Iceland is widely known as the “The Land of Fire and Ice,” home to some of the largest glaciers in Europe and the world’s most active volcanoes. The country is a nature lover’s paradise, things to be seen and done riddled everywhere. Many of the landmarks are also apart of myths and legend, you can hear stories of troll and elves roaming the land. If you love animal spotting, hiking, or exploring, Iceland is the place for you!
Top things to do in Iceland
Go Puffin Watching
Iceland is home to 60 per cent of the Atlantic puffin population. These puffin nest where they were born and nurture their chicks in couples. However, they can not be seen year round, they come back on land to nest and raise their chick until they fledge. This happens throughout the summertime so June to September would be the best time to catch a glimpse of these birds.
Keep in mind to be mindful and respectable when approaching the birds, they often travel and flee together as a colony. Puffins are very sociable as a colony and look at each other for protection, if one flees, others may follow suit flying in tight circles to intimidate predators from the ground.
Take a dip in the Blue Lagoon
Iceland has many geothermal pools, the Blue Lagoon is just the most well known. The pool is made with heated seawater and is believed to have many healing properties from the silica and other minerals found in the pool. Many come here to help with skin conditions and other ailments, as well as to raise their spirits.
Visit the Þingvellir Plain
Located in Þingvellir National Park, the plain is actually situated on tectonic plates where North America and Europe splitting from each other. The tear splits at a rate of 1mm to 18mm per year. This shift cause rifts and crack resulting in rivers, lakes, and rugged valleys. The Öxará River marks the western part of the plate and leads to dramatic waterfalls and eventually falls off to the Drekkingarhylur Pool.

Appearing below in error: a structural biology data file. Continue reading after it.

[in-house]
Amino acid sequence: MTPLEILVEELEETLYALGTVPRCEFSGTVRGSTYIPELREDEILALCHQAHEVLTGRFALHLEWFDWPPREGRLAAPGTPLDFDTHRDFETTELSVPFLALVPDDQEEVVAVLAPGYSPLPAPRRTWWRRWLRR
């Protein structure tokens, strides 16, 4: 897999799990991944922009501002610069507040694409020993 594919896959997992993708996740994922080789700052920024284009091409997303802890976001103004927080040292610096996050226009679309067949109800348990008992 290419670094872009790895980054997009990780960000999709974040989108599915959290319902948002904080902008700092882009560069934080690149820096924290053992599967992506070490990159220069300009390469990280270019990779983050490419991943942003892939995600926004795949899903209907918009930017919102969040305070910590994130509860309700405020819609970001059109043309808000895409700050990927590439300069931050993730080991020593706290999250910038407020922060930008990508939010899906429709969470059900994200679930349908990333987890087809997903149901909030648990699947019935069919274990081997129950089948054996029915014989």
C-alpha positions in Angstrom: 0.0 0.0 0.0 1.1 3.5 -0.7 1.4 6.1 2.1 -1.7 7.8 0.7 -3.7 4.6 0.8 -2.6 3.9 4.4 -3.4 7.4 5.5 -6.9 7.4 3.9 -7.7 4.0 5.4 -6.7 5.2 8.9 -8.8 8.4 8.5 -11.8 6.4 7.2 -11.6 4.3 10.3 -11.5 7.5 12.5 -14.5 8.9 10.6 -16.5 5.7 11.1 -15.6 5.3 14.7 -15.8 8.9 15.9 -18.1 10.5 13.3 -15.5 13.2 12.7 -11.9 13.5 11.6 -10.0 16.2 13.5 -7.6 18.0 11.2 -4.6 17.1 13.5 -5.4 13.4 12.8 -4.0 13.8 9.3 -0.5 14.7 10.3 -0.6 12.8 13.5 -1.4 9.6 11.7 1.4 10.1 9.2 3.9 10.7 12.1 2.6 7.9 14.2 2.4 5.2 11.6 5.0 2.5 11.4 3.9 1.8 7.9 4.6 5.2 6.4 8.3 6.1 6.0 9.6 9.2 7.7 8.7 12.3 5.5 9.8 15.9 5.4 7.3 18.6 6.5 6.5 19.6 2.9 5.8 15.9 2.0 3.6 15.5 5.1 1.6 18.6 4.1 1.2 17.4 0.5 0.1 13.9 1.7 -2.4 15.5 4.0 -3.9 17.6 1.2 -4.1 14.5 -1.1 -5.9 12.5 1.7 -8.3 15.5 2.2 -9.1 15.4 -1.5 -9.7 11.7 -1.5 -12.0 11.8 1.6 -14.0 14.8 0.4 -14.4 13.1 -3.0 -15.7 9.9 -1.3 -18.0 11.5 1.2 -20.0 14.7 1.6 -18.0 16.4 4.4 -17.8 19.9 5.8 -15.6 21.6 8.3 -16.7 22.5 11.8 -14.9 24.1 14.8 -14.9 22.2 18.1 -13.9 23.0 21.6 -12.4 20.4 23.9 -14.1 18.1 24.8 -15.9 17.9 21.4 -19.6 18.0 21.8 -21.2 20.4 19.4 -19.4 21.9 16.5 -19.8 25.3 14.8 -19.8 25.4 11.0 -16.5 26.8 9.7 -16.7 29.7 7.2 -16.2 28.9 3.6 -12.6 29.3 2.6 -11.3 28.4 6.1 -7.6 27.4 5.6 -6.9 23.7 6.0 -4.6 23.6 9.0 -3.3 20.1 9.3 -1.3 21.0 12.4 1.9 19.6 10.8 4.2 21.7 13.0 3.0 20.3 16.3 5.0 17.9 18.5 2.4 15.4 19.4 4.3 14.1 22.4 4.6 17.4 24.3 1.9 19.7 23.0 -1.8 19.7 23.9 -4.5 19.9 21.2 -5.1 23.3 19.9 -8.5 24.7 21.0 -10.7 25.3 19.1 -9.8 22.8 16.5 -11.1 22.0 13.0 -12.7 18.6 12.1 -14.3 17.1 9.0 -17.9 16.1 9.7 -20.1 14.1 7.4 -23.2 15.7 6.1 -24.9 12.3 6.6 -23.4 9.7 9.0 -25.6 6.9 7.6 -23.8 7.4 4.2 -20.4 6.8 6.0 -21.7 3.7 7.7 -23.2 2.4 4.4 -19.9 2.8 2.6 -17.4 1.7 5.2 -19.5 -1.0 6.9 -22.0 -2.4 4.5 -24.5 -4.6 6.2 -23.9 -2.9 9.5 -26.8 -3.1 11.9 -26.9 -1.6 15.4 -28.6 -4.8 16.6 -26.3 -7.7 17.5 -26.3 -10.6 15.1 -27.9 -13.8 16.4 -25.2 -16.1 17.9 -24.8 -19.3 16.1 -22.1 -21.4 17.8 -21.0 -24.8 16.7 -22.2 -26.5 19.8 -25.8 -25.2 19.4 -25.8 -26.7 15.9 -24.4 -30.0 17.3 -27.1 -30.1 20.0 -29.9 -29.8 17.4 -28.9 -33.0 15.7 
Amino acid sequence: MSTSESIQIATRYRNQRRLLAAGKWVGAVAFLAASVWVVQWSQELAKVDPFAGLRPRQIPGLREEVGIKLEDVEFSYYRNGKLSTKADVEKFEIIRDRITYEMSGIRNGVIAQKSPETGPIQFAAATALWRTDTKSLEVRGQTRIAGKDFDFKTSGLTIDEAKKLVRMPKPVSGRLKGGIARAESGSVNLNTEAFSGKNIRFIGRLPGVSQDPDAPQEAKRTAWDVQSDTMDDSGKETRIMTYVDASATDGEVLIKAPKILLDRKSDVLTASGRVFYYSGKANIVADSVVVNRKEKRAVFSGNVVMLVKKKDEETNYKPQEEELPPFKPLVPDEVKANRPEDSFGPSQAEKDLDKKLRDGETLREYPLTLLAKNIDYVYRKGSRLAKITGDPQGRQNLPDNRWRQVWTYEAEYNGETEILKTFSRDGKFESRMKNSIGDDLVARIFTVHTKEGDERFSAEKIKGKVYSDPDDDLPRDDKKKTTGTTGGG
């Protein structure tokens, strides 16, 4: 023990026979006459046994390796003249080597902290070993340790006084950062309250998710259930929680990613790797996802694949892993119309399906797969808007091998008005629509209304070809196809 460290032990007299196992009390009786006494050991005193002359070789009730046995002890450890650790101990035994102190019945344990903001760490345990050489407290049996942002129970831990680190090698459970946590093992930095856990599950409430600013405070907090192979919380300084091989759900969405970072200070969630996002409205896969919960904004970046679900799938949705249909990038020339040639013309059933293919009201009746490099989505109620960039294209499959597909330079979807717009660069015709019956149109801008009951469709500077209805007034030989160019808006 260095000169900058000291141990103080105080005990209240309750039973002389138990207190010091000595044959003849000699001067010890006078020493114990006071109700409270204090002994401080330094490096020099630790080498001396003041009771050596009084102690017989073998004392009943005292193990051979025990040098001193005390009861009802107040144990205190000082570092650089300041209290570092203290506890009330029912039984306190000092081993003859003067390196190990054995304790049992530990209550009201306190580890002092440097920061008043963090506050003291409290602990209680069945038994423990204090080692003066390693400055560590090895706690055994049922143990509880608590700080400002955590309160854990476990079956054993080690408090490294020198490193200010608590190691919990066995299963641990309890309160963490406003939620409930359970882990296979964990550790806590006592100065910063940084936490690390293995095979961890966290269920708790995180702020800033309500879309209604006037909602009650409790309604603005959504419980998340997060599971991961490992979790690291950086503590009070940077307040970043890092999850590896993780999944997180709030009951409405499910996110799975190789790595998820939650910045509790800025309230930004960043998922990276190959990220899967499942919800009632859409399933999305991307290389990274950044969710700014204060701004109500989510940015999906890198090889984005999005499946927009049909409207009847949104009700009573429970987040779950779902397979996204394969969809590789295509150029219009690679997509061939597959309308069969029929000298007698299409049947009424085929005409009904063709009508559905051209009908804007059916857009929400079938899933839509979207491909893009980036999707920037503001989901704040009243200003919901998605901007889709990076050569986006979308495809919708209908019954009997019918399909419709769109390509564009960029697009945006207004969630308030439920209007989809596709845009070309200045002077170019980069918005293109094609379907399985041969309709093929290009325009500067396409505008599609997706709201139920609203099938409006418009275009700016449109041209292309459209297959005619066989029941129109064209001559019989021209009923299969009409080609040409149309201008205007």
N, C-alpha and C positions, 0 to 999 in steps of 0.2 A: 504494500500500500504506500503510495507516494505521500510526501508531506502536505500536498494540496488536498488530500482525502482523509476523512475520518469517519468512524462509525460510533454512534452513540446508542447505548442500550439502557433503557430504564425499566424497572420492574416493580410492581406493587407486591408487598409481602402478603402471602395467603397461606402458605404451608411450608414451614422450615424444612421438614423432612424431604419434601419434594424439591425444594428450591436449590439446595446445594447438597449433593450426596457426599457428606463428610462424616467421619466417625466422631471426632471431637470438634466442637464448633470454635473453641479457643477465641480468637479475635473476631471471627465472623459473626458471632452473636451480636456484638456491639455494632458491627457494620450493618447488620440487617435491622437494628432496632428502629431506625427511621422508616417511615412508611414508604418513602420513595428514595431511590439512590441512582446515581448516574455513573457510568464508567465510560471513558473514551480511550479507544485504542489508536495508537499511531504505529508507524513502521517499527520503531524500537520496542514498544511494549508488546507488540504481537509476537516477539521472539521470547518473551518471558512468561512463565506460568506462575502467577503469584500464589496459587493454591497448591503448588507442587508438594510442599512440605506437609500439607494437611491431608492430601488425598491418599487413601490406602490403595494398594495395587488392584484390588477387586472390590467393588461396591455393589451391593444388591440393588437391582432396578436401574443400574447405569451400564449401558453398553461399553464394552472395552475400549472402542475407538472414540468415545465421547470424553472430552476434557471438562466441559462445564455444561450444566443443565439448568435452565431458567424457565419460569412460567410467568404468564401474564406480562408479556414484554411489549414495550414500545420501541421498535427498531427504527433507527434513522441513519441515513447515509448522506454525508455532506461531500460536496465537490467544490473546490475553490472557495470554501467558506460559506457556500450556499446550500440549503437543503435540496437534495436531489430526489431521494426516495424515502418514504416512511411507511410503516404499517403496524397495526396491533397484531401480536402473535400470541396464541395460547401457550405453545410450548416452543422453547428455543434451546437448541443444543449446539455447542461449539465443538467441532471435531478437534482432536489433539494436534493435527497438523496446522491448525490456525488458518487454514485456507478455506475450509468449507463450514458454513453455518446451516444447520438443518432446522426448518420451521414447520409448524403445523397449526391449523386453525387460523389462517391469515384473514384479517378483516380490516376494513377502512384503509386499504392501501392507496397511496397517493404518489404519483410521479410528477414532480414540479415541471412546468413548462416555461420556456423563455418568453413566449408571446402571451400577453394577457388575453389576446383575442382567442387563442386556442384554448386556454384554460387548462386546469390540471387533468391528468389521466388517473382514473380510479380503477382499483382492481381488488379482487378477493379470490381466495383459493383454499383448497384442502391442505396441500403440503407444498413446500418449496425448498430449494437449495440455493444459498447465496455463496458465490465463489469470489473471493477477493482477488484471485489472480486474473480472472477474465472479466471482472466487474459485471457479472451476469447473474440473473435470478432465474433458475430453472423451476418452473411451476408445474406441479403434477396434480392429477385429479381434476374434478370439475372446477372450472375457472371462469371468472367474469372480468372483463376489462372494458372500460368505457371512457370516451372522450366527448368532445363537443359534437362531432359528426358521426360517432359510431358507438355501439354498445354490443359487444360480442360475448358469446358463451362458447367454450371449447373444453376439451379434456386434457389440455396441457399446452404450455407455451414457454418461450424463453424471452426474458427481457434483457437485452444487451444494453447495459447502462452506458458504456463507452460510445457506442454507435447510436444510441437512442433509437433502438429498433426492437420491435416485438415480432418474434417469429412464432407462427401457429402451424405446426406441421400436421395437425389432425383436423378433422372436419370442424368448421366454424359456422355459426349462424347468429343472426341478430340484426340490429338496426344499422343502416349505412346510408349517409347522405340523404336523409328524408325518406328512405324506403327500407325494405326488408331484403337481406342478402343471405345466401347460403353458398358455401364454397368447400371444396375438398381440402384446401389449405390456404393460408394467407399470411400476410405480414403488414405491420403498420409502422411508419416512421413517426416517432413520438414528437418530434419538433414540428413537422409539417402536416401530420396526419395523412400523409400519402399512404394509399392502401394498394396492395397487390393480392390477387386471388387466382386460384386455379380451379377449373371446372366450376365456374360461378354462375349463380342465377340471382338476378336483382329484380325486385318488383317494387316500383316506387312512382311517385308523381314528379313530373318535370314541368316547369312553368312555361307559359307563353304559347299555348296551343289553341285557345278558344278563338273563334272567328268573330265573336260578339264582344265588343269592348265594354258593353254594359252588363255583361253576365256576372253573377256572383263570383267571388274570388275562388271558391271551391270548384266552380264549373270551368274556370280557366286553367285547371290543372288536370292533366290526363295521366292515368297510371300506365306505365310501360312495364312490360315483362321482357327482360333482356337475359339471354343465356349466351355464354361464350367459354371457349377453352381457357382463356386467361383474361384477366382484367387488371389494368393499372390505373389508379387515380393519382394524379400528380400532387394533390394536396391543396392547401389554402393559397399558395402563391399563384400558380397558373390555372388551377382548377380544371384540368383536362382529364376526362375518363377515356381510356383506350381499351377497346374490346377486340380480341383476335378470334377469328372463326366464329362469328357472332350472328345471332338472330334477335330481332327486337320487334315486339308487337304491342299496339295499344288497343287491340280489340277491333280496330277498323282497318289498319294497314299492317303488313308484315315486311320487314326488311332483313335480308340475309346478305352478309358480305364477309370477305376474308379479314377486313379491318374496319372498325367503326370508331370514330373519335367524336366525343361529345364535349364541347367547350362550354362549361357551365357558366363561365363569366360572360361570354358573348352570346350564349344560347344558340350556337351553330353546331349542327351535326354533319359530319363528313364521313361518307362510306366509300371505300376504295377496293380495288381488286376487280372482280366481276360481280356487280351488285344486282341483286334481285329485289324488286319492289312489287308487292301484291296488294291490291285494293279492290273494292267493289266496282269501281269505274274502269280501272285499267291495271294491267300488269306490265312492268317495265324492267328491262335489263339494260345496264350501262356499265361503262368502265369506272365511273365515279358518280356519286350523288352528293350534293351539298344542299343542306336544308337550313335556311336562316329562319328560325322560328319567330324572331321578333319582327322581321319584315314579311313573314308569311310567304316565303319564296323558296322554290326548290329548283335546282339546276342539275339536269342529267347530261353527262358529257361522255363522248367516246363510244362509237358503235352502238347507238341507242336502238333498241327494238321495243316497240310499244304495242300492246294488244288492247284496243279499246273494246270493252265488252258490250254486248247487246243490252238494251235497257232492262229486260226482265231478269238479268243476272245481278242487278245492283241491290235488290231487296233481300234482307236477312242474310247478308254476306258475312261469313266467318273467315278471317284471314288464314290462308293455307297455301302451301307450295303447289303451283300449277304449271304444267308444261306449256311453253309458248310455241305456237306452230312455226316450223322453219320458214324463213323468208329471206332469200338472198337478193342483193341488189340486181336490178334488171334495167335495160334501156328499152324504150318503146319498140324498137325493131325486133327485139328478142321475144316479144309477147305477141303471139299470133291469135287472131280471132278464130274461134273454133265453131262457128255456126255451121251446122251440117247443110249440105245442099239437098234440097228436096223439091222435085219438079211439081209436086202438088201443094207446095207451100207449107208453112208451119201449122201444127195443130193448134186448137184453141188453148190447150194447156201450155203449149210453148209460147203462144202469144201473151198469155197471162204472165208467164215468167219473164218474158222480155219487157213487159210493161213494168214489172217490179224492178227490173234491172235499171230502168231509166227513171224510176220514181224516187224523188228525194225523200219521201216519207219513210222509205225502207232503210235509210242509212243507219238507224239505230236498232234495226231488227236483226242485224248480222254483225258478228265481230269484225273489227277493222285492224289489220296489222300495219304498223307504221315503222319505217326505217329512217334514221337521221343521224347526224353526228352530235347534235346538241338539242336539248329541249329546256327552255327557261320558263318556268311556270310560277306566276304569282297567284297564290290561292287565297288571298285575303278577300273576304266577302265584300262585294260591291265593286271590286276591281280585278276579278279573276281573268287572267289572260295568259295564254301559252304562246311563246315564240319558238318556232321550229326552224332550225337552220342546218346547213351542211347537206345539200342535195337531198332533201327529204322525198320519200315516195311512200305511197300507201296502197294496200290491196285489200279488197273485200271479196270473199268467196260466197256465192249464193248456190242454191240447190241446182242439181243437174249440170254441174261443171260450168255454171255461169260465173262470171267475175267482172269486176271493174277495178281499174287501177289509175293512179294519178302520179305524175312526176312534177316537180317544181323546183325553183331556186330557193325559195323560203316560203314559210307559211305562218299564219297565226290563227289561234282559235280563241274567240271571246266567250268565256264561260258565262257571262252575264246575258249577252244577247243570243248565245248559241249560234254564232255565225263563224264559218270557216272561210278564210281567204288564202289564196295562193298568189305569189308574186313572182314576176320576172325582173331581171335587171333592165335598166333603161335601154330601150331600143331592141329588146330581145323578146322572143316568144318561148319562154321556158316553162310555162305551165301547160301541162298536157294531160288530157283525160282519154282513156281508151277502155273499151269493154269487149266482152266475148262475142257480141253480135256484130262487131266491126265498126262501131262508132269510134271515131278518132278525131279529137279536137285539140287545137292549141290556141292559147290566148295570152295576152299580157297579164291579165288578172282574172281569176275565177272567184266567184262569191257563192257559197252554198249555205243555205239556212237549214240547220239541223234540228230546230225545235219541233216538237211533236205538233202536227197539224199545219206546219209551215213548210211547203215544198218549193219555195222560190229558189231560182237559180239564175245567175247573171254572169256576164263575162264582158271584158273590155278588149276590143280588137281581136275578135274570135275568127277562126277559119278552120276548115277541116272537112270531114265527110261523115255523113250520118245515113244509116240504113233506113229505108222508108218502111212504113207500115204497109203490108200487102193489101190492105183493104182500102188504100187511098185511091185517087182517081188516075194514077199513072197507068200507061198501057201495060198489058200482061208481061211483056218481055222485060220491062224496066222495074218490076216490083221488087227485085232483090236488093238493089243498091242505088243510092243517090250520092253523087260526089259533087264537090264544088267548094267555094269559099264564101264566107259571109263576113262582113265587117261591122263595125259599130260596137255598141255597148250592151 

Hike in the Hornstrandir Nature Reserve
Anyone who loves hiking should not miss this remote part of the country. The area has always been cut off from the world and isolated, it attracts casual half-day visitors and hikers alike. You can see the sea cliffs, waterfalls, and mountains all within the terrain. The reserve is also famous for Arctic fox sightings, along with other wildlife. There is also a hunting ban in the reserves, meaning the animals are free to roam without threat.
See the Glaciers
Eleven per cent of the country’s landmass is covered by glaciers and ice, seeing these masses are a must. Jökulsárlón is a large glacial lake which is filled with broken up icebergs from the tongue of Breiðamerkurjökull glacier. Or visit the Langjokull Glacier for some fun activities, like riding a skidoo. However, as of August 2019, Okjokull is Iceland’s first glacier to lose its status as a glacier and is predicted that many others follow suit.
Take Stroll on the Beach
Iceland is definitely not a place you would visit for the beaches. Beaches here are obviously not tropical, but the beaches here have their own uniqueness. Djúpalón Beach is a black sand beach with towering rock formations surrounding it. It is also apart on many myths and legends, and is easily accessible to the public. On the other hand, Rauðasandur Beach is filled with pink and red sand. Here you can have a stroll along the seaside and take in the scenery.